For example, using the NCAR/PennState mesoscale weather model, Kuo et al., 1995, have shown that the combination of PWV and surface humidity data significantly benefits the numerical models. A 20% improvement in the numerical weather forecasting was achieved when PWV time-series constrained the model. An additional improvement was achieved when the surface humidity was included.

   How is PWV estimated from GPS Receiver Data?

The zenith hydrostatic delay (ZHD) has a magnitude (equivalent GPS phase delay length) of about 2300 mm at sea level. It is possible to predict the ZHD to better than 1 mm given surface pressure measurements accurate to 0.3 hPa (millibar) or better.

The Zenith Wet Delay (ZWD) can vary from a few millimeters in desert conditions to more than 350 mm in very humid conditions. It is not possible to predict the wet delay with any useful degree of accuracy from surface measurements of pressure, temperature, and humidity. However, once the ZHD parameters have been estimated from the measured GPS neutral delay, it is possible to estimate ZWD by subtracting ZHD from the ZND where the ZHD is derived from the surface pressure readings.

The Zenith Wet Delay can then be transformed into an estimate of Precipitable Water Vapor by using either a numerical weather model or a statistical/analytical model of the vertical temperature distribution at the receiver site.

   Calculation of PWV

The steps to estimate PWV from MET3/GPS measurements are:

1) Determine the total station delays (or zenith total delay integrated over all azimuths and elevations) from the GPS station network with each station tracking multiple GPS satellites.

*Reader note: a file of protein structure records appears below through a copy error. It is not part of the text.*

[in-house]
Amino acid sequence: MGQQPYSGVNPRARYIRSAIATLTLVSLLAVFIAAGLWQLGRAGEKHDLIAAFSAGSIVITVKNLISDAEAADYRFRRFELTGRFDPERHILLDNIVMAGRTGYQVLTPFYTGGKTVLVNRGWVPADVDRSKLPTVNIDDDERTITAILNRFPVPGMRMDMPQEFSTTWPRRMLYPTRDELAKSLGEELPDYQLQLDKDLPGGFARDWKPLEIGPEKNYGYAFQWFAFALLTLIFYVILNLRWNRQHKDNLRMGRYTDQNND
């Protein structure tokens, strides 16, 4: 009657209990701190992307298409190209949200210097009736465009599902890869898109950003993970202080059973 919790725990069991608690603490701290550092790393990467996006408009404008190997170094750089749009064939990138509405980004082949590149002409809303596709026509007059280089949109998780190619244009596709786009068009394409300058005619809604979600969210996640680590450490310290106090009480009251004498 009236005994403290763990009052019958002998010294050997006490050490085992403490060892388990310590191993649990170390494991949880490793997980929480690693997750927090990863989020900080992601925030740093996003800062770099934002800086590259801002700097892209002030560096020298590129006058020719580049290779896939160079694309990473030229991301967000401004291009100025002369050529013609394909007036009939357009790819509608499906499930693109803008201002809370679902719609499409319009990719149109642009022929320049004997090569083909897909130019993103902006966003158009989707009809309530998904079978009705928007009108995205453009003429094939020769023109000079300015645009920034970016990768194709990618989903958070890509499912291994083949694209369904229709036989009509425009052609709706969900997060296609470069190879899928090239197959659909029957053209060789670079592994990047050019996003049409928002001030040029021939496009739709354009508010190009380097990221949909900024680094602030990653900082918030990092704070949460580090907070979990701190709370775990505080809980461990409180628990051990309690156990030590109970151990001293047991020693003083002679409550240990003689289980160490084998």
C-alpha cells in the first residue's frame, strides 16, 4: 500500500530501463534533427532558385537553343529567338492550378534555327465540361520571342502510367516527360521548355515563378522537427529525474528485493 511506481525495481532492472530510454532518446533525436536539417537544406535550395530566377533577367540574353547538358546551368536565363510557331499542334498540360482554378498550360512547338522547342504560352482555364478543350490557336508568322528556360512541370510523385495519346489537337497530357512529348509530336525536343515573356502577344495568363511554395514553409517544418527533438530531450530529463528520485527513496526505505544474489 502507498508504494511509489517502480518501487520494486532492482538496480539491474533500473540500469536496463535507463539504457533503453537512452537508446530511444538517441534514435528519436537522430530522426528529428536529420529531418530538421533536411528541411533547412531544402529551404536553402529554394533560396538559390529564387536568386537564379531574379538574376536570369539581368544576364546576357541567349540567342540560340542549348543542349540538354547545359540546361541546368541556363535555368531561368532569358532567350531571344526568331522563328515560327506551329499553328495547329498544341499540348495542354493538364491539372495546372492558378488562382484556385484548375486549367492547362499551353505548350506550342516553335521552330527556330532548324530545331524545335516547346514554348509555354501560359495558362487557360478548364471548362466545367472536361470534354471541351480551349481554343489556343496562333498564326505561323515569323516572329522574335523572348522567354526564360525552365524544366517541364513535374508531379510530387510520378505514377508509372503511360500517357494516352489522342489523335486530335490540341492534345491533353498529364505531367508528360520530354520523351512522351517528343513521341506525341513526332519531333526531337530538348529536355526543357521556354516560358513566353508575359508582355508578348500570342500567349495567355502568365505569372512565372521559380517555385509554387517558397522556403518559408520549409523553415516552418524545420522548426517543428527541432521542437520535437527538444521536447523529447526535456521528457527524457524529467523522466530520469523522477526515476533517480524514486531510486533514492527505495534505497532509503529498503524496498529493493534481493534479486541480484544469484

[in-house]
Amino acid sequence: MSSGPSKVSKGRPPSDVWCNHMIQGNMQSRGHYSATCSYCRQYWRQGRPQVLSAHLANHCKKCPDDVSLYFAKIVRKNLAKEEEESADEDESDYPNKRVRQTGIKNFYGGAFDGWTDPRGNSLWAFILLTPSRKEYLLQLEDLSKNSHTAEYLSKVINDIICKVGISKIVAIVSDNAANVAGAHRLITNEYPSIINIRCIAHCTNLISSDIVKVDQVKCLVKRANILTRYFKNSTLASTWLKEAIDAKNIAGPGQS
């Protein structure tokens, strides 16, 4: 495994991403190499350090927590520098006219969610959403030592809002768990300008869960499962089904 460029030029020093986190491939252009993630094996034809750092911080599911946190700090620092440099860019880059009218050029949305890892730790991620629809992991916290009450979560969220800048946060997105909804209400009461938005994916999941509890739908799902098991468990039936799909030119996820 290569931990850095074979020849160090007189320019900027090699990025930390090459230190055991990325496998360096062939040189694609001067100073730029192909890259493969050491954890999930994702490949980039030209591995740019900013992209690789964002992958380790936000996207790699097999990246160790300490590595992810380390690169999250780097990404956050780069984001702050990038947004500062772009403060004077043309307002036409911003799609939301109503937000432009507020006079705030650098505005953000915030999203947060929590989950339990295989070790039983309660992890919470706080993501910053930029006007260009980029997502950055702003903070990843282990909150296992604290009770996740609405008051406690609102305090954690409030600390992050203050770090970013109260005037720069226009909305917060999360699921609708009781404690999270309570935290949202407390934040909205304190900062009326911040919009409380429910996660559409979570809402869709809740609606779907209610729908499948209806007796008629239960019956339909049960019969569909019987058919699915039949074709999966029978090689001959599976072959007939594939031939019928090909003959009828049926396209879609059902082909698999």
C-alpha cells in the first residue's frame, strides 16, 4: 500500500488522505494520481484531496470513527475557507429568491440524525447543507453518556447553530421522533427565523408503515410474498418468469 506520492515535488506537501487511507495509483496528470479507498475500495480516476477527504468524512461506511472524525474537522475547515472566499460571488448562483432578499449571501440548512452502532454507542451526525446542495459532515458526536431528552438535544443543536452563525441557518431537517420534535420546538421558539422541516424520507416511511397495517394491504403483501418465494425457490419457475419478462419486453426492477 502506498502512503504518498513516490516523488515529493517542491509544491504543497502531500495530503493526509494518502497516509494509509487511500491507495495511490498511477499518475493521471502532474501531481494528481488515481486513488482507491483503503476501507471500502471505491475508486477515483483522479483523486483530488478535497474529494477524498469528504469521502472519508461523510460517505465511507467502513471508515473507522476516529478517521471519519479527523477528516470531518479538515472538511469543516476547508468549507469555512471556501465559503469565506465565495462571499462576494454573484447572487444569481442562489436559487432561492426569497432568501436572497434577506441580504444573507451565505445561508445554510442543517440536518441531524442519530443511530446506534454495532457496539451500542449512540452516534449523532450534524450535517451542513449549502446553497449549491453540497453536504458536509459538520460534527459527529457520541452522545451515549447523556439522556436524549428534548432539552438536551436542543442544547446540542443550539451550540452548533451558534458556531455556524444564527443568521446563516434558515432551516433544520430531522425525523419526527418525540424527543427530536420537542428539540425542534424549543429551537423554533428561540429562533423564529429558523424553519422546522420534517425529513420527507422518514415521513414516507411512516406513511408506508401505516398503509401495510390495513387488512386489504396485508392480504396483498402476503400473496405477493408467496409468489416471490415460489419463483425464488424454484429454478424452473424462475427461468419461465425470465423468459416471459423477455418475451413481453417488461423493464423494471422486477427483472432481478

Total Delay = Ionospheric Delay + Neutral Delay.

2) Measure the Ionospheric delay from comparison of the L1 and L2 GPS signals recorded with a dual-band GPS receiver, and calculate the Neutral Delay.

Neutral Delay = Total Delay - Ionospheric Delay.

3) Calculate the Zenith Hydrostatic Delay from the barometric pressure, temperature, and humidity as measured by the Paroscientific MET3.

Zenith Neutral Delay = Zenith Hydrostatic Delay + Zenith Wet Delay.

4) Calculate the Zenith Wet Delay.

Zenith Wet Delay = Zenith Neutral Delay - Zenith Hydrostatic Delay.

5) Estimate Precipitable Water Vapor from the Zenith Wet Delay. PWV can be estimated from either a numerical model or a statistical/analytical temperature model.


GPS Meteorology represents a milestone improvement in environmental sensing technology. More accurate prediction of storm systems will improve surface, coastal, and air travel safety. Agriculture and farming will greatly benefit from these models by improving crop yields and better understanding micro-climates.

The important ground-based measurements of barometric pressure, temperature, and humidity necessary to determine precipitable water vapor are made with the Paroscientific MET4 or MET4A Meteorological Measurement Systems. The MET4/4A is directly compatible with most GPS reference stations. And the ease of installation, high accuracy, and excellent reliability of both instruments makes then an ideal choice for critical installations where high quality data is necessary.

Typical GPS Reference Station Monument


The Paroscientific's MET4/4A are being deployed world-wide to supplement GPS data and provide accurate precipitable water vapor information. For more information about the MET4 and Fan-Aspirated MET4A, contact your local Paroscientific representative or our sales and applications engineers. 


¹ J. Duan, M. Bevis, P. Fang, Y. Bock, S. Chiswell, S. Businger, C. Rocken, F. Solheim, T. van Hove, R. Ware, S. McClusky, T. Heering, and R. King, 1996: GPS Meteorology: Direct Estimation of the Absolute Value of Precipitable Water

2 S. Businger, S. Chiswell, M. Bevis, J. Duan, R. Anthes, C. Rocken, R. Ware, M. Exner, T. van Hove, and S. Solheim 1996 - The Promise of GPS Atmospheric Monitoring

   Related Links
Broadband Meteorological Sensors Co-located with GPS Receivers for Geophysical and Atmospheric Measurements